The National Safety Council has designated April as Distracted Driving Awareness Month. According to the Council, thousands of people die each year in crashes caused by cell phone use while driving. But phone calls and text messages aren't the only distractions drivers should try to avoid while behind the wheel. Here are 10 tips and facts to keep in mind for Distracted Driving Awareness Month: New teen drivers are distracted more easily. Drivers between the ages of 15 to 20 make up only 6.4 percent of drivers on the road, but account for 11.4 percent of traffic fatalities. So parents, please teach your kids responsible driving habits. Every distracted second counts. Keep in mind that if you're looking down at your cell phone for only 4 seconds while driving, you could be driving the entire length of a football field without looking at the road. Eating while driving can be considered distracting. Although Distracted Driving Awareness Month focuses more on cell phone use, eating while driving can get you pulled over if cops think your snack time is taking your attention off the road. Cell phone records can be used in court. Think you can keep your cell phone use while driving a secret? Think again. Text-message and call records from cell-phone companies can be used in court to prove that you were distracted when the accident occurred. Texting and driving can lead to child endangerment charges. A California mom was arrested when she was caught texting and driving while she had her 1-year-old baby in her lap without any child restraints. Distracted driving can lead to public shaming. A local project in San Francisco called "TWIT Spotting" encourages bystanders to snap pictures of distracted drivers and turn them in. The photos are then posted on the "TWIT Spotting" website or placed on billboards in an effort to publicly shame the driver for his dangerous behavior. Texting crash videos will make you think twice. While they may be hard to watch, texting crash videos serve as a somber reminder of what can happen when you take your attention away from the road, even for a split second. Hands-free cell phone use can still be distracting. Although hands-free cell phone use while driving is generally legal in many places, it can still be a distraction for drivers who get wrapped up in their conversations and forget about the road. Use an app to curb your bad habits. There are smartphone apps out there that automatically shut off your messaging apps and temporarily stop incoming calls and text messages when you're driving. You could land in some deep doo-doo. Finally, there's a lesson to be learned from the driver who was texting while driving a rented convertible when he crashed into a truck hauling liquid manure. So don't be a doo-doo head and steer clear of all distractions while you're driving. Although Distracted Driving Awareness Month only lasts until the end of April, you should hang up all bad habits that lead to distracted driving year-round. To learn more about distracted driving laws and potential consequences, check out FindLaw's article on Distracted Driving. Related Resources: Cell Phone Crash Data (National Safety Council) Texting and Driving: 3 Ways to Prove It (FindLaw's Blotter) Texting a Driver May Make You Liable: N.J. Court (FindLaw's Injured) Driver's Google Glass Ticket Dismissed; Judge Sees No Proof (FindLaw's Legally Weird)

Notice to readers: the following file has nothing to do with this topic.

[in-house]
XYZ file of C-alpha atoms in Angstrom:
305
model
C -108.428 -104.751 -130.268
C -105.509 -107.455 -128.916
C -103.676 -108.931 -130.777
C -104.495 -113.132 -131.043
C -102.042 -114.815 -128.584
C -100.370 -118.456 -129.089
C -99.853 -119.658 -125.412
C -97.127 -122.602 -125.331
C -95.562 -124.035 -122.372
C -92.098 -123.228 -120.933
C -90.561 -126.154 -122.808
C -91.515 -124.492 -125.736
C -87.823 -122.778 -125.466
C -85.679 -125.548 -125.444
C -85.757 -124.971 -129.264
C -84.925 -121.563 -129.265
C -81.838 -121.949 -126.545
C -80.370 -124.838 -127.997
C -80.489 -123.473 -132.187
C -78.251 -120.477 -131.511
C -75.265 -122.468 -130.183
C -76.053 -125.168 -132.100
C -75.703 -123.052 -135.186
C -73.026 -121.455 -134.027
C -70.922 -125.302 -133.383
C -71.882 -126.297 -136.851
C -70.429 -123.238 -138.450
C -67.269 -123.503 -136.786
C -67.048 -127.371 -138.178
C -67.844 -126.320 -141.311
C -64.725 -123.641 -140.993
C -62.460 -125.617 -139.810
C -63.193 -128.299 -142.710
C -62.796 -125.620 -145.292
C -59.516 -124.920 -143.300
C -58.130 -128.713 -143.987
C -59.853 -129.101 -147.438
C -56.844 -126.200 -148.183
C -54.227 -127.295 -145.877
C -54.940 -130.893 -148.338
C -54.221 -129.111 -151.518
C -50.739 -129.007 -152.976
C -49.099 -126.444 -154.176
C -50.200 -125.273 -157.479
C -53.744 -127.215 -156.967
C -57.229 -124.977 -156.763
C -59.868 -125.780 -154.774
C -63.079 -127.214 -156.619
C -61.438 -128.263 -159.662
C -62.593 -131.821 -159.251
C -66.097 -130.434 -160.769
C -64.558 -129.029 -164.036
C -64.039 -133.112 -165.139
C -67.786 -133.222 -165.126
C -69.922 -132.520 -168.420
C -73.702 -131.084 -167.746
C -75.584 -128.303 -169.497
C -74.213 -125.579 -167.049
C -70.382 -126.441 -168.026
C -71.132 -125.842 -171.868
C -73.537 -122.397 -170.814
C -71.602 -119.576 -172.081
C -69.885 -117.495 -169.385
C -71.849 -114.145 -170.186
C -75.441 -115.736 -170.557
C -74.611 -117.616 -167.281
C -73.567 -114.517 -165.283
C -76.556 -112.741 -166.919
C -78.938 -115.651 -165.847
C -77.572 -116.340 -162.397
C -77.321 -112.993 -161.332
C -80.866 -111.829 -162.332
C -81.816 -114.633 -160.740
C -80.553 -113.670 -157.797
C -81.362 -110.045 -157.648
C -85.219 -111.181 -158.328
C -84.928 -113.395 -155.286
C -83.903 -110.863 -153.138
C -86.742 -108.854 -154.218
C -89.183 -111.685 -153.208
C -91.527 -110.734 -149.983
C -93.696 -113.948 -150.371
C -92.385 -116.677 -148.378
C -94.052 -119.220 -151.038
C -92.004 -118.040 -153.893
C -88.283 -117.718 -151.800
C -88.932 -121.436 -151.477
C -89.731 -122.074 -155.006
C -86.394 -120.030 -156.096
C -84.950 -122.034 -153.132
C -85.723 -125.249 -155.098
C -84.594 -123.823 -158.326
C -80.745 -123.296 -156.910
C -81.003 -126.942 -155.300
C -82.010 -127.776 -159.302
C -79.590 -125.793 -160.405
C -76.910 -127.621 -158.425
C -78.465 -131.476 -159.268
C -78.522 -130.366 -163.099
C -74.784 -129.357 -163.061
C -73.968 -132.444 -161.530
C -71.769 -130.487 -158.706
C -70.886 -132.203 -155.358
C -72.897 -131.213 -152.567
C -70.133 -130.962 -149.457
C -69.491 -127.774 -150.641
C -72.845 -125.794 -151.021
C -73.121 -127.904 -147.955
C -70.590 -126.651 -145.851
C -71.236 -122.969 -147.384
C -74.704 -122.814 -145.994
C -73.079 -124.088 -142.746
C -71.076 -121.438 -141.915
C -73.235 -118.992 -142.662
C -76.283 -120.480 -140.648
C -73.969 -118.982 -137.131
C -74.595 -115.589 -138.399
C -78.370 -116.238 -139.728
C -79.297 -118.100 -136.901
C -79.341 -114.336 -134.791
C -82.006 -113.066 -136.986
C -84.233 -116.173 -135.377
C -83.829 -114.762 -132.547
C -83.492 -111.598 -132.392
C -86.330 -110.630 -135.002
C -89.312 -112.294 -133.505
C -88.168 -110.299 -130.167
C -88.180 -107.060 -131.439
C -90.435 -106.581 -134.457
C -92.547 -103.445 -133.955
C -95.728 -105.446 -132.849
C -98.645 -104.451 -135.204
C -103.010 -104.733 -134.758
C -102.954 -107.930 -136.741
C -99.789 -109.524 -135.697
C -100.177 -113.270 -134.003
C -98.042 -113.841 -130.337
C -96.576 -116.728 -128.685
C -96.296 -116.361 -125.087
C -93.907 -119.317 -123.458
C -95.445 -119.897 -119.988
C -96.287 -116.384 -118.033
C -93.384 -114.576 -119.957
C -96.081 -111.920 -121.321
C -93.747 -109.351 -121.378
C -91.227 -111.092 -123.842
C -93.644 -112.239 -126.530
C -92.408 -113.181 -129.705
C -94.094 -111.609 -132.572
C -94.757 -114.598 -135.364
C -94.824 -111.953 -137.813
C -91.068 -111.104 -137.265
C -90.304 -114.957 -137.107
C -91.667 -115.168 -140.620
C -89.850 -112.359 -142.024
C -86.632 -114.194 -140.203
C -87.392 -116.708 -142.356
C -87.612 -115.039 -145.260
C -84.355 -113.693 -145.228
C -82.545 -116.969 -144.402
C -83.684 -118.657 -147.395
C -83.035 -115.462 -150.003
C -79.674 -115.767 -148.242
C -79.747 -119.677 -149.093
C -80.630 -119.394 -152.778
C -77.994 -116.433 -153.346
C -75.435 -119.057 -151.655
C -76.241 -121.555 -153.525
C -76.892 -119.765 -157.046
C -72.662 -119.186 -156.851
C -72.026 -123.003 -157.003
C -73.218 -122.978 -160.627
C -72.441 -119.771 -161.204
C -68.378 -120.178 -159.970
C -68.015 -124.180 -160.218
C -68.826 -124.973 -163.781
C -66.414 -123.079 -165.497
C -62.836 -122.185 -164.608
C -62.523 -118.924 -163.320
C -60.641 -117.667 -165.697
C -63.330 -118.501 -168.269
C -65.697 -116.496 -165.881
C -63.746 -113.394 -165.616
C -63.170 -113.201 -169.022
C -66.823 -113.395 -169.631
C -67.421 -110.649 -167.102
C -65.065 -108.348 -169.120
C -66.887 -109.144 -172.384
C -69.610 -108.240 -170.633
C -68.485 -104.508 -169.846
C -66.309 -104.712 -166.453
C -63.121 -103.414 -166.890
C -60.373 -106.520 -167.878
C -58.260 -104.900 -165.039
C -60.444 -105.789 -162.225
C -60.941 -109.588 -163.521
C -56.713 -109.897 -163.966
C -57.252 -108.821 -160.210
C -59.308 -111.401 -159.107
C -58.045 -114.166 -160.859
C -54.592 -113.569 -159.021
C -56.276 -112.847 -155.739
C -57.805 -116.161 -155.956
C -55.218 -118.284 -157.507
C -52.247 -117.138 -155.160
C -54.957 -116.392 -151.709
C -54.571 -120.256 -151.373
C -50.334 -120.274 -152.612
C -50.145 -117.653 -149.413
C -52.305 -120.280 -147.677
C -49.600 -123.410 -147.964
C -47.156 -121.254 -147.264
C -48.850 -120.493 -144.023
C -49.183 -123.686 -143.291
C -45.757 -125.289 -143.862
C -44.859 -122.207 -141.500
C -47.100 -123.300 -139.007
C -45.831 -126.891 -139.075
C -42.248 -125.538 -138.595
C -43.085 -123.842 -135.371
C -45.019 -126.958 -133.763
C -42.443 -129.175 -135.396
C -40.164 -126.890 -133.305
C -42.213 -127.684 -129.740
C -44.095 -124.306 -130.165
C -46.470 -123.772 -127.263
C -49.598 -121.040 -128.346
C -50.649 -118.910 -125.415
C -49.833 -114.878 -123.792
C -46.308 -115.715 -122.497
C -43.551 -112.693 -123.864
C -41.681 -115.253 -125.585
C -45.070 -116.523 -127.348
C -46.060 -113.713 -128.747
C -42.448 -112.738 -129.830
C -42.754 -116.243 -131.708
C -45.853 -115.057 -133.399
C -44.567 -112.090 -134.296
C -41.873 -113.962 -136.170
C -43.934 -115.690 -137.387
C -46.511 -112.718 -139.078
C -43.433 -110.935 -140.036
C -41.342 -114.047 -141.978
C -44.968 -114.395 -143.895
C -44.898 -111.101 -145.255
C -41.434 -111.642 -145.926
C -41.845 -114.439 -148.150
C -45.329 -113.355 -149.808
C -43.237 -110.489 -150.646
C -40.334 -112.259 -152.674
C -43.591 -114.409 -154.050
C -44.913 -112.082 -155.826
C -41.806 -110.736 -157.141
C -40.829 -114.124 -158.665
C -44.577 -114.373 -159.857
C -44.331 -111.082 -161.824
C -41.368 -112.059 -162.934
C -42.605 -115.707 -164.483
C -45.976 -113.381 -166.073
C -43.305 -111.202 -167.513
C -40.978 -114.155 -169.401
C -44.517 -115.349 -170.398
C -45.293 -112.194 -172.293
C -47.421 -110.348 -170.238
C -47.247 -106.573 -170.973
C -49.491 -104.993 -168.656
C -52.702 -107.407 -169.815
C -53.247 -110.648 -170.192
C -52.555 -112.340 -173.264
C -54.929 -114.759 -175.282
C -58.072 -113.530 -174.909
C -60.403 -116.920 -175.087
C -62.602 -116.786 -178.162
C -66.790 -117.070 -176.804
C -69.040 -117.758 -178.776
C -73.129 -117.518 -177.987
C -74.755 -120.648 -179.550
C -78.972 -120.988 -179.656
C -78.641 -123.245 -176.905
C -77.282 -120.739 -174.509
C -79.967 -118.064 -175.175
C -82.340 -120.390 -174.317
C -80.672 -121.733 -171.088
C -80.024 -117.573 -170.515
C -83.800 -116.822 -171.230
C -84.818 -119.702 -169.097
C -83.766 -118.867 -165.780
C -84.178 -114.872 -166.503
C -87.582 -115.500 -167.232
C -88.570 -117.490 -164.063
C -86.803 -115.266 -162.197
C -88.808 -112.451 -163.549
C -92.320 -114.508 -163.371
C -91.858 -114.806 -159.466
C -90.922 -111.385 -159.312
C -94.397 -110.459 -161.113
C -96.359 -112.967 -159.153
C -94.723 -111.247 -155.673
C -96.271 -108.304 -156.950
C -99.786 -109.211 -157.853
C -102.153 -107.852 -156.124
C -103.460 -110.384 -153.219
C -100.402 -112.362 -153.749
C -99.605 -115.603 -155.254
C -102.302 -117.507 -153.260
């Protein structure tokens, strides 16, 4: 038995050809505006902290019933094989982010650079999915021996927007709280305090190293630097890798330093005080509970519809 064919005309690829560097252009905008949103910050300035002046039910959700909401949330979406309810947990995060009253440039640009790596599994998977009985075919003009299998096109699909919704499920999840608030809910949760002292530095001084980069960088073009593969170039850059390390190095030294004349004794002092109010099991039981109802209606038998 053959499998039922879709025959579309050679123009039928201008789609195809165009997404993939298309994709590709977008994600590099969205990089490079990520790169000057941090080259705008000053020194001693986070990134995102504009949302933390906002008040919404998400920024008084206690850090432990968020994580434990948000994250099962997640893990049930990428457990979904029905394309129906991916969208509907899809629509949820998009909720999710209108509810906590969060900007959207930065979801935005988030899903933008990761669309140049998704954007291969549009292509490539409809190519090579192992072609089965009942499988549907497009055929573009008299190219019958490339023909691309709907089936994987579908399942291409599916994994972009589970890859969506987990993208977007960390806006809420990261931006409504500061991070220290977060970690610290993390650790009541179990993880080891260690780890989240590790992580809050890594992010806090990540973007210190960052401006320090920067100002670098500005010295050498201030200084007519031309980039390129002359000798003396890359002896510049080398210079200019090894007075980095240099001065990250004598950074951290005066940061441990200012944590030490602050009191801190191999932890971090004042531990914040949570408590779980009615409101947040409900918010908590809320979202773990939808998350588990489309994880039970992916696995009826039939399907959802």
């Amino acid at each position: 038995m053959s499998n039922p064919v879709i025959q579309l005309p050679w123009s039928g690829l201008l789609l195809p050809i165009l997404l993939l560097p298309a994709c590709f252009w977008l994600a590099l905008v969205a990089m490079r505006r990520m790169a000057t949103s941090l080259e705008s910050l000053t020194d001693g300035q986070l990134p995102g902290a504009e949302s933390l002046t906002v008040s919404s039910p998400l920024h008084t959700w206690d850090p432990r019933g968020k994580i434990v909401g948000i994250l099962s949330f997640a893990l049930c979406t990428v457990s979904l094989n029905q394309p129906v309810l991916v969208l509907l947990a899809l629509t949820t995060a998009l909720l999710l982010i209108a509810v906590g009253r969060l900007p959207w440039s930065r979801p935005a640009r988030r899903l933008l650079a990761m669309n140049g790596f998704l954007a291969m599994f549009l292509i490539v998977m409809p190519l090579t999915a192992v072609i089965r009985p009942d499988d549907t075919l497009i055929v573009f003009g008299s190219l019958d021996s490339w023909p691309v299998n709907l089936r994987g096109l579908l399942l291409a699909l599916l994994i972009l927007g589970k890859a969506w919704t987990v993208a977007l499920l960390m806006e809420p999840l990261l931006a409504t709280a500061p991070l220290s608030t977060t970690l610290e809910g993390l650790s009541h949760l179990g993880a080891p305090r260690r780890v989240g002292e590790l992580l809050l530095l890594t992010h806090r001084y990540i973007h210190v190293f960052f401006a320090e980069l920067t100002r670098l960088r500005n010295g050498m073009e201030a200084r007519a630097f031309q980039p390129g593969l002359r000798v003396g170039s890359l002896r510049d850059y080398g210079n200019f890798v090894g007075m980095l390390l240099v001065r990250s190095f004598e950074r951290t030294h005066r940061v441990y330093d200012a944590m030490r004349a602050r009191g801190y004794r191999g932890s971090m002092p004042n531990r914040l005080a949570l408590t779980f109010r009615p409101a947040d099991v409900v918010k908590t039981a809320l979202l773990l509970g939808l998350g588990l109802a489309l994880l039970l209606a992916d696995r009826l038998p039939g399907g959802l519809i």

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1 in 4 Car Crashes Involves Cell Phone Use: Report

More than one in four car crashes involves cell phone use, according to a new report by the National Safety Council. Perhaps even more surprising, only 5 percent of cell phone-related crashes involve texting, while 21 percent involve drivers talking on handheld or hands-free cell phones, according to the report. The findings serve as a grim reminder than talking on a cell phone while behind the wheel -- even on a hands-free device -- can be incredibly dangerous. Distracted Driving Is Underreported, NSC Believes In 2012, 3,328 people were killed and 421,000 were injured in crashes involving a distracted driver. According to the National Safety Council's report, 26 percent of crashes involved cell phone use. It is believed cell phone use (even hands-free use) contributes to so many car accidents because drivers get wrapped up in their conversations and stop paying attention to the road -- the exact definition of distracted driving. As far as crash data collection goes, nearly all states include at least one category for distraction on police crash report forms, although the specific data collected varies. The Model Minimum Uniform Crash Criteria guideline provides best practices on distraction data collection, according to the Governors Highway Safety Association. Nevertheless, the NSC believes the data on distracted crashes is underreported, WCBS-TV reports. If so, that means cell phones could be involved in far more car accidents than most people realize. Distracted Driving Laws Here is a breakdown of state laws on distracted driving, as provided by the GHSA: Hand-held cell phone use. Twelve states and Washington, D.C., prohibit drivers from using hand-held cell phones while driving. These are "primary enforcement" laws, meaning an officer can cite a driver for using a hand-held cell phone without any other traffic offense taking place. All cell phone use. No state has a complete ban on all cell phone use while driving, but 37 states and the District of Columbia ban all cell phone use by novice drivers (for good reason); in addition, 20 states and D.C. prohibit cell phone use by school bus drivers. Text messaging. Currently, 42 states and Washington, D.C., prohibit text messaging for all drivers. Another five states prohibit text messaging by novice drivers and three states restrict school bus drivers from texting as well. So if you find yourself receiving text messages while behind the wheel, do everyone a favor and pull over to the side of the road to catch up, gossip, and figure out dinner plans. Otherwise your next call may be to an experienced car accident lawyer near you. Related Resources: Distracted Driving Awareness Month: Cell phone use increases accidents (Nebraska City News Press) Texting and Driving? There's an App to Stop That (FindLaw's Injured) What's More Dangerous Than Texting and Driving? (FindLaw's Injured) Driver Tweets '2 Drunk 2 Care,' Then Kills 2 (FindLaw's Blotter)